Devourer of books with a preference for fiction. Quite good at competitive reading. Happily hoards books of all kinds. Gets stabby going too long without reading.
This is book 9 in the October Daye series. Standard disclaimers about spoilers if you're not caught up. Book one, Rosemary and Rue, is the place to start if this series is entirely new to you. It's also the September 2015 pick for the Vaginal Fantasy book club.
Just as October "Toby" Daye, changeling knight and hero of multiple faerie kingdoms seems to be catching a break, having things go her way for a change, there are unexpected developments in the court of queen Arden Windermere and Toby is sent as an ambassador to the neighbouring kingdom of Silences (located in Portland), with only three days to prevent a war. King Rhys of the Silences was given his throne by the former Queen of the Mists, who was ousted when Toby discovered she was an impostor and located Arden Windermere to take her rightful place on the throne. It's safe to say that he's unlikely to be very receptive to Toby's entreaties of peace, especially since he is also rumoured to hate and revile changelings.
While the Toby of old might have thrown herself into danger by herself, now Toby has friends, allies and a fiancee who isn't about to let her leave his side if he can help it. Toby travels to the Silences with the King of Cats, her squire Quentin, her adopted sister May, her pet rose goblin and Walther, a former resident of the Silences. While they think they are prepared for anything, what they find when they arrive is worse than they had even imagined and it's clear that their three days are not going to simple or peaceful ones. Toby is facing an enemy from her past she was hoping never to see again, and is going to have to use all her wits and allies to get out of the Silences alive.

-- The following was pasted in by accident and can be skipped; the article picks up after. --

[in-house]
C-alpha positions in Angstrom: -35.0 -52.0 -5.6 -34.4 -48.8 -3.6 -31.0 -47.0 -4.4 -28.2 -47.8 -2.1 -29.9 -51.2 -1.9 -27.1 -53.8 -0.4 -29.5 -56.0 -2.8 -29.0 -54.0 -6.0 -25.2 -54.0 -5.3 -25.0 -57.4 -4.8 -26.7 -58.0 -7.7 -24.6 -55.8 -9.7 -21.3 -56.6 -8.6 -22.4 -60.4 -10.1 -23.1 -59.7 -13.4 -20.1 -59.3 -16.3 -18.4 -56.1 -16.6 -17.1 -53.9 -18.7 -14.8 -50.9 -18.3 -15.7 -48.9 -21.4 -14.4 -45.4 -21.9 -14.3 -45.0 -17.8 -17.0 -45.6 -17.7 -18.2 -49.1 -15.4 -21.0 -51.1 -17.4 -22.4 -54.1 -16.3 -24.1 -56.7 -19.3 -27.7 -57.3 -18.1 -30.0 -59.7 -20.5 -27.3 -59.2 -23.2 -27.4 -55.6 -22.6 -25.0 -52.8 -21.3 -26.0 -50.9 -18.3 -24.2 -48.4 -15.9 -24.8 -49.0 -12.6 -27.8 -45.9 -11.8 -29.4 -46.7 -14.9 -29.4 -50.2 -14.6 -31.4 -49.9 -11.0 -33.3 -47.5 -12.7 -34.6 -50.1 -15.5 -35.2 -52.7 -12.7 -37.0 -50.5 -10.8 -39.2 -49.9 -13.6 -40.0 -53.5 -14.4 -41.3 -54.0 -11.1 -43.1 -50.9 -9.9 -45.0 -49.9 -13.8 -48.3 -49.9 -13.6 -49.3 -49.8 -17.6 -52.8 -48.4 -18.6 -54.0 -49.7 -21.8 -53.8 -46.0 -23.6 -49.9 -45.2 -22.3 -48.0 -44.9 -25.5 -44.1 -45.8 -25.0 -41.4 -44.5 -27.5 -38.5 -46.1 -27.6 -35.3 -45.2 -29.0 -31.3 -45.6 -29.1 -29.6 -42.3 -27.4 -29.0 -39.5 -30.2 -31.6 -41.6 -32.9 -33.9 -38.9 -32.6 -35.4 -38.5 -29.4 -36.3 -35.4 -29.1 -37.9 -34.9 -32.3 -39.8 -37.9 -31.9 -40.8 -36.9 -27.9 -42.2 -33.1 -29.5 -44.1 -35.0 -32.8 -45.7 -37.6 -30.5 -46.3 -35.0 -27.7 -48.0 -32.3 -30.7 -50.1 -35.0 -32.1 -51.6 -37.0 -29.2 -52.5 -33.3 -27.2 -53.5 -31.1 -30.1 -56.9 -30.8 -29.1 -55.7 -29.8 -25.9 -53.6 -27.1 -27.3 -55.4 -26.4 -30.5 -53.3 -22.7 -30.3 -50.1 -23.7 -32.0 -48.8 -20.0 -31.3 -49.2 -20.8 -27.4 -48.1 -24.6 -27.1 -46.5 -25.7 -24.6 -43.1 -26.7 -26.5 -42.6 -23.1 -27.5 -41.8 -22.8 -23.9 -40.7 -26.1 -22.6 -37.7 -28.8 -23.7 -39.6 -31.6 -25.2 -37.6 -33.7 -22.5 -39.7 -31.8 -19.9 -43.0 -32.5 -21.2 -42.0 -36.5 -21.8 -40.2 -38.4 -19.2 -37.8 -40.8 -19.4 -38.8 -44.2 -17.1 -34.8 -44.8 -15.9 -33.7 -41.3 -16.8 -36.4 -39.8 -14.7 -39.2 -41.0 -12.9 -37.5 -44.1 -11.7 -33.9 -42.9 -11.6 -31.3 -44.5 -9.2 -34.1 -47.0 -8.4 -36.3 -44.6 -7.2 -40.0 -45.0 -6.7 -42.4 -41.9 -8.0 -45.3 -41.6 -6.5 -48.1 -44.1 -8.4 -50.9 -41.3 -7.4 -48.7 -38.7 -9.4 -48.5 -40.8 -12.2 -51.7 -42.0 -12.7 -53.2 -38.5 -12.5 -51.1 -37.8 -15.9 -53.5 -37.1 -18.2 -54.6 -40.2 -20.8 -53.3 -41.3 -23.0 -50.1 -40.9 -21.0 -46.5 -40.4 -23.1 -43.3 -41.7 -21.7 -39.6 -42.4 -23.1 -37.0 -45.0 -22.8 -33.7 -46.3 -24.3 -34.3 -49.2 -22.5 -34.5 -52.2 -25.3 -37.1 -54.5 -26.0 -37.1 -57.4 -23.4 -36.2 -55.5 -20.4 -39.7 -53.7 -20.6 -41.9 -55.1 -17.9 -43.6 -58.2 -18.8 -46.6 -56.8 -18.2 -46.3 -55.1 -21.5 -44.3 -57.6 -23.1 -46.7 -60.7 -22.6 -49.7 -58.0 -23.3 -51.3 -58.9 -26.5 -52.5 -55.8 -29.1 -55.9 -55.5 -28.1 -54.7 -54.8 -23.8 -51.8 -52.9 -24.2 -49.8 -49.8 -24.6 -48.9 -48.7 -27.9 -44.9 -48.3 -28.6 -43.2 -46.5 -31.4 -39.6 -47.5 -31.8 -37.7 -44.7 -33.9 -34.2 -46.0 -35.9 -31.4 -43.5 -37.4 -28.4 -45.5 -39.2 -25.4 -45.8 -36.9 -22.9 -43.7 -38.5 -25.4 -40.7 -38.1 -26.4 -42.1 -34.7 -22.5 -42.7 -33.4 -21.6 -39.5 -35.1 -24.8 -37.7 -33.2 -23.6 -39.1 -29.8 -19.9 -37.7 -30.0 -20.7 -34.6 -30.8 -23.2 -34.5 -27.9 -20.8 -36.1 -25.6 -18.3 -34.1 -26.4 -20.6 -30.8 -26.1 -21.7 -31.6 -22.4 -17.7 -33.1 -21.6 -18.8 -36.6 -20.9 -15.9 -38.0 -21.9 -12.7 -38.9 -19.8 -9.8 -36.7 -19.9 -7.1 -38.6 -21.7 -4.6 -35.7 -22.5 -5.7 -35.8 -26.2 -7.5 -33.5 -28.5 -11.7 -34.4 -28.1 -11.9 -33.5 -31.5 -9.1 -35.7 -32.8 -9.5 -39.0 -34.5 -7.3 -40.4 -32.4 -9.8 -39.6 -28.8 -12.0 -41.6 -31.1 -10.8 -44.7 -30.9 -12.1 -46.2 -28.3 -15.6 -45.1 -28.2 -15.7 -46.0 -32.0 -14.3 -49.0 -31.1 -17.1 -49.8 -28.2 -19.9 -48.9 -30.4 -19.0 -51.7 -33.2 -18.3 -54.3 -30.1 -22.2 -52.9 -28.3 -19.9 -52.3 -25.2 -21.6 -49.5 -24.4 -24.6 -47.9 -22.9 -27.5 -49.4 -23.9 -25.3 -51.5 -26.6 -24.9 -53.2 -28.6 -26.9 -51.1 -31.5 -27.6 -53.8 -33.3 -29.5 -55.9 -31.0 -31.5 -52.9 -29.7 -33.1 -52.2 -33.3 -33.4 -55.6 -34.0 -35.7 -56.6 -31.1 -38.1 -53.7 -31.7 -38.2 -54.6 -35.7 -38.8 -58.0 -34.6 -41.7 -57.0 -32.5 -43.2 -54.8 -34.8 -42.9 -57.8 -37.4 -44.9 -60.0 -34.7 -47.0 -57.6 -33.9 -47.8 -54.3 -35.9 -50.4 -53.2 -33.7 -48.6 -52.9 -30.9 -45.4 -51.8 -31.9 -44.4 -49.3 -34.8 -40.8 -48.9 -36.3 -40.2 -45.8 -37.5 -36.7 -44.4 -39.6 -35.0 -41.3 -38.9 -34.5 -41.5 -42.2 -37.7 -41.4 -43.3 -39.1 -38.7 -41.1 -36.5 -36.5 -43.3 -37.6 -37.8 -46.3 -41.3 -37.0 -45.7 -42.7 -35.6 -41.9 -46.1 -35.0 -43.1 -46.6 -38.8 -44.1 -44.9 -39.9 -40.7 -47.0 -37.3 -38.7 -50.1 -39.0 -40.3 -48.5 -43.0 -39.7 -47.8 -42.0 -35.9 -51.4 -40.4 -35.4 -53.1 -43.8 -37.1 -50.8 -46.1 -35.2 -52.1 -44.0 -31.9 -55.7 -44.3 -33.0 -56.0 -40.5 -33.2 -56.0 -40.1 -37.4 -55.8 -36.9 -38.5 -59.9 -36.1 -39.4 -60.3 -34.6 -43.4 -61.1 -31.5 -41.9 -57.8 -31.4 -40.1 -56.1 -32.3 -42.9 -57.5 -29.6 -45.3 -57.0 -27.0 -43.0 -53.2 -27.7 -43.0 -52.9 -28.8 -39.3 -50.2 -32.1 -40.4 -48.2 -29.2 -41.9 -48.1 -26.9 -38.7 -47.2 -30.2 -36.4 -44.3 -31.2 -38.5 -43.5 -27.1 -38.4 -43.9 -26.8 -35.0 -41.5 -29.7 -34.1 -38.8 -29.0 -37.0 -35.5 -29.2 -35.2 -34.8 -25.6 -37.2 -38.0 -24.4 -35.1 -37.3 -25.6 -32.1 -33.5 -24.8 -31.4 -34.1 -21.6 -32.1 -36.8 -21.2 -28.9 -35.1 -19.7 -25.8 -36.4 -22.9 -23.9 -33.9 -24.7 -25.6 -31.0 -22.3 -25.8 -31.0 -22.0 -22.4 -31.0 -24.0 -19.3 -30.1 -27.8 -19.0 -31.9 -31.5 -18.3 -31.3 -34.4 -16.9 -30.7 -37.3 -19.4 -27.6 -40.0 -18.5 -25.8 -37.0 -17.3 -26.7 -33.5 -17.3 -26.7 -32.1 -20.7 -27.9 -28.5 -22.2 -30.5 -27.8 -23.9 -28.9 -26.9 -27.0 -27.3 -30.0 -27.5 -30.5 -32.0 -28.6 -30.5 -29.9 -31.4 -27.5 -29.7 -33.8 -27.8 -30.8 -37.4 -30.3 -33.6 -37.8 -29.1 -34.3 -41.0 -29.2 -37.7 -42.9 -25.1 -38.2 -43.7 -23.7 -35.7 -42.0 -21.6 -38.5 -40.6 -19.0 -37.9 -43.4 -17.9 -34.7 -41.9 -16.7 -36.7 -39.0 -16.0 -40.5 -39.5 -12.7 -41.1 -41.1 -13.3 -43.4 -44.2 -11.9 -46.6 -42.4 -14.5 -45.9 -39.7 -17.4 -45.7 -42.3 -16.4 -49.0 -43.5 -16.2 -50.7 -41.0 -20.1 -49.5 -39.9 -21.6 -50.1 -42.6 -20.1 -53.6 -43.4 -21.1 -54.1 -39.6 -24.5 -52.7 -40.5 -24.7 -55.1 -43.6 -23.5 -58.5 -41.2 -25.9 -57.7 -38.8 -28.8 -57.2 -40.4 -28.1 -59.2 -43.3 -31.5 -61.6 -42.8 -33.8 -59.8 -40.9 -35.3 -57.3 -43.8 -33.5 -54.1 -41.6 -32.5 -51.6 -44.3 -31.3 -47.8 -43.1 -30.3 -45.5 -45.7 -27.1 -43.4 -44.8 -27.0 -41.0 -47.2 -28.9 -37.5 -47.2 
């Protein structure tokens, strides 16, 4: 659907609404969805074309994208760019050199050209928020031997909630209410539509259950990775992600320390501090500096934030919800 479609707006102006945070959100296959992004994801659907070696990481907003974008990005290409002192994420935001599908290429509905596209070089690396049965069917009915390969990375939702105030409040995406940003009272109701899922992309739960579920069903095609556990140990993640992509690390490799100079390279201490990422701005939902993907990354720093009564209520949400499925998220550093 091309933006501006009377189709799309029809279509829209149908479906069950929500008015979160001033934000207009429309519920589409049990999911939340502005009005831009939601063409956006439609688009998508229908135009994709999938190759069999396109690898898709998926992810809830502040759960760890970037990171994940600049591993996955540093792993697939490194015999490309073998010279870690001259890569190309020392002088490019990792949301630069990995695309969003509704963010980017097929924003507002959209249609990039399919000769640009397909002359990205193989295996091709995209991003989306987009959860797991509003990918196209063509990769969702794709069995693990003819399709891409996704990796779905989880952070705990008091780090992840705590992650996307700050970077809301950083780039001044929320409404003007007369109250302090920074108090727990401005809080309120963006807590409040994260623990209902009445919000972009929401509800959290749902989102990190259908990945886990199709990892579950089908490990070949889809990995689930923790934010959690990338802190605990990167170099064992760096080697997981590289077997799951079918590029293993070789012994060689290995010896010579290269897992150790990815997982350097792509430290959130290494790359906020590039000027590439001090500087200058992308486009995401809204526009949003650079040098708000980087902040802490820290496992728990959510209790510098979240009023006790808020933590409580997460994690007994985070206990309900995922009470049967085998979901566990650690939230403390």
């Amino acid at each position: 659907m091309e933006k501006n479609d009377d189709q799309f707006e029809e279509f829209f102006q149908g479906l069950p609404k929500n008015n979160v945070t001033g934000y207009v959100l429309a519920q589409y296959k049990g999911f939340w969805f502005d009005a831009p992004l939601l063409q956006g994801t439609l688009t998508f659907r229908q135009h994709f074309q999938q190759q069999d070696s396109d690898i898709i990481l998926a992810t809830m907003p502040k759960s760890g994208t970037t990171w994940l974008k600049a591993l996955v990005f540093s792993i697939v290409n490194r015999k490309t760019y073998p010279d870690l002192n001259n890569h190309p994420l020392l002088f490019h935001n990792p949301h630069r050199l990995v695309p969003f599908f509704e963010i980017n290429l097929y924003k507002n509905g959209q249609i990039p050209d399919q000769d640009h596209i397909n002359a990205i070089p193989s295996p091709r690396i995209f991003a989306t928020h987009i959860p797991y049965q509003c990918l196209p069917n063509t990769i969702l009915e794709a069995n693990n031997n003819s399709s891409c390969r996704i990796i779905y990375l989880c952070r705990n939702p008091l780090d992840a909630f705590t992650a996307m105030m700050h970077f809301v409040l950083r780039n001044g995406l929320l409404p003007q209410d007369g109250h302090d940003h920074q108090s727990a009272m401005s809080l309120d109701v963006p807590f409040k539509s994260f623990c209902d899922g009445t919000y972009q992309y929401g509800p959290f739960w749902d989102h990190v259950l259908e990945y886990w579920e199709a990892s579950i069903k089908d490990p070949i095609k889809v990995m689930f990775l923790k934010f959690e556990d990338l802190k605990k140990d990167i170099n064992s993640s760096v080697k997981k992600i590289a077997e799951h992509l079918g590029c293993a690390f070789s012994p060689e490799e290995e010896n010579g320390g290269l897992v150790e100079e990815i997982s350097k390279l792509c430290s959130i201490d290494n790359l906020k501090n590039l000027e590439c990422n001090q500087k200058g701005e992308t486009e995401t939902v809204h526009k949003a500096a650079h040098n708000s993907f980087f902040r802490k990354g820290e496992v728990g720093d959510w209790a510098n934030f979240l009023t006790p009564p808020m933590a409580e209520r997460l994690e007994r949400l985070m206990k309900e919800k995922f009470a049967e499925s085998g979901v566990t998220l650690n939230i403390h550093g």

It wouldn't be a very exciting Toby Daye book if all Toby did was sit around, flirting with Tybalt and planning her future wedding, bantering with Quentin and May and generally just going about her daily chores. Her sudden promotion to diplomat startles her, but as the Silences' declaration of war was to shoot queen Windermere's seneschal with elf shot (meaning he will sleep for a hundred years), and the new queen is young and new to the throne, there really aren't that many people around her she can trust and Toby has already proven her worth with a number of heroic deeds. Besides, it quickly becomes clear that our favourite changeling knight isn't being sent to negotiate so much as cause a distraction and stall as much as possible, while the kingdom of the Mists can prepare for imminent attack.
It's always fun to see the world of a beloved series expanding and while the Silences is clearly a faerie kingdom where there is a whole lot of badness and wrong going on, it was also interesting to see how it was being run and had been run in the past. Walther, Toby's alchemist friend, turns out to have ties to the former royal family, who were put out of commission when King Rhys took power. He really doesn't want to return there, preferring to stay at Berkeley to teach chemistry and working towards his tenure, but he can't really refuse a direct request from his friend either.
While I found the first couple of books in this series a bit slow going (I liked them a lot better when re-reading the series a few years back), I have been pretty much hooked since I was a third into book three, and for the last four years (maybe five now), I've been counting the days from when I finish one book until the next is released. It's one of my favourite series, both because of the interesting mix of paranormal and real world ideas, combined with an excellent protagonist and a wonderful supporting cast. The previous book in the series was one of those game-changer books that finished off a lot of plot threads and revealed a whole load of things that had been hinted at for years. This book is relatively quiet in comparison, but still a very good read. As in most urban fantasy, there is a good range of diverse and complex female characters, but there McGuire is very good at representation with regards to different sexual preferences and identities, without it being made any kind of special issue of. In this, there was even a trans-gender character, which isn't something I think I've come across in paranormal fantasy before.
Since I have to wait another year for Toby Daye 10, I really should check out McGuire's InCryptid series, which I've also heard very good things about.